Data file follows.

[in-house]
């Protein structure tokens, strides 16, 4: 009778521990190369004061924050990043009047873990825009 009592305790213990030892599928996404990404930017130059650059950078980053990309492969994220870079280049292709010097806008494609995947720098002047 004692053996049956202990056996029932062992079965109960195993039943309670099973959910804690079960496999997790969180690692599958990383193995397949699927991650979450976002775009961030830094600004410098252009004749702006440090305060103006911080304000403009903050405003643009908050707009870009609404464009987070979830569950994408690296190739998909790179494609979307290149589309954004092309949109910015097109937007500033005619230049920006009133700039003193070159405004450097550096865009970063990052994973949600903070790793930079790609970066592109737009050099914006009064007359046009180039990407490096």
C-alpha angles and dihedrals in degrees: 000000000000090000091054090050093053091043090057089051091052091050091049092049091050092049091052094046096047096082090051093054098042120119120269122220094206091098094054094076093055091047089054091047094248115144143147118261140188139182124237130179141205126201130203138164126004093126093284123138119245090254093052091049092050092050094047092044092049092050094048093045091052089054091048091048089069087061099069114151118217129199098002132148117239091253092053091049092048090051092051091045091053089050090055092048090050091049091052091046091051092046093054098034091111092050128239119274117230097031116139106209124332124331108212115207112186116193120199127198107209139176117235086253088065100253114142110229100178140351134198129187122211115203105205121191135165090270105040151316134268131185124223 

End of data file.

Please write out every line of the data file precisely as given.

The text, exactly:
[in-house]
């Protein structure tokens, strides 16, 4: 009778521990190369004061924050990043009047873990825009 009592305790213990030892599928996404990404930017130059650059950078980053990309492969994220870079280049292709010097806008494609995947720098002047 004692053996049956202990056996029932062992079965109960195993039943309670099973959910804690079960496999997790969180690692599958990383193995397949699927991650979450976002775009961030830094600004410098252009004749702006440090305060103006911080304000403009903050405003643009908050707009870009609404464009987070979830569950994408690296190739998909790179494609979307290149589309954004092309949109910015097109937007500033005619230049920006009133700039003193070159405004450097550096865009970063990052994973949600903070790793930079790609970066592109737009050099914006009064007359046009180039990407490096």
C-alpha angles and dihedrals in degrees: 000000000000090000091054090050093053091043090057089051091052091050091049092049091050092049091052094046096047096082090051093054098042120119120269122220094206091098094054094076093055091047089054091047094248115144143147118261140188139182124237130179141205126201130203138164126004093126093284123138119245090254093052091049092050092050094047092044092049092050094048093045091052089054091048091048089069087061099069114151118217129199098002132148117239091253092053091049092048090051092051091045091053089050090055092048090050091049091052091046091051092046093054098034091111092050128239119274117230097031116139106209124332124331108212115207112186116193120199127198107209139176117235086253088065100253114142110229100178140351134198129187122211115203105205121191135165090270105040151316134268131185124223 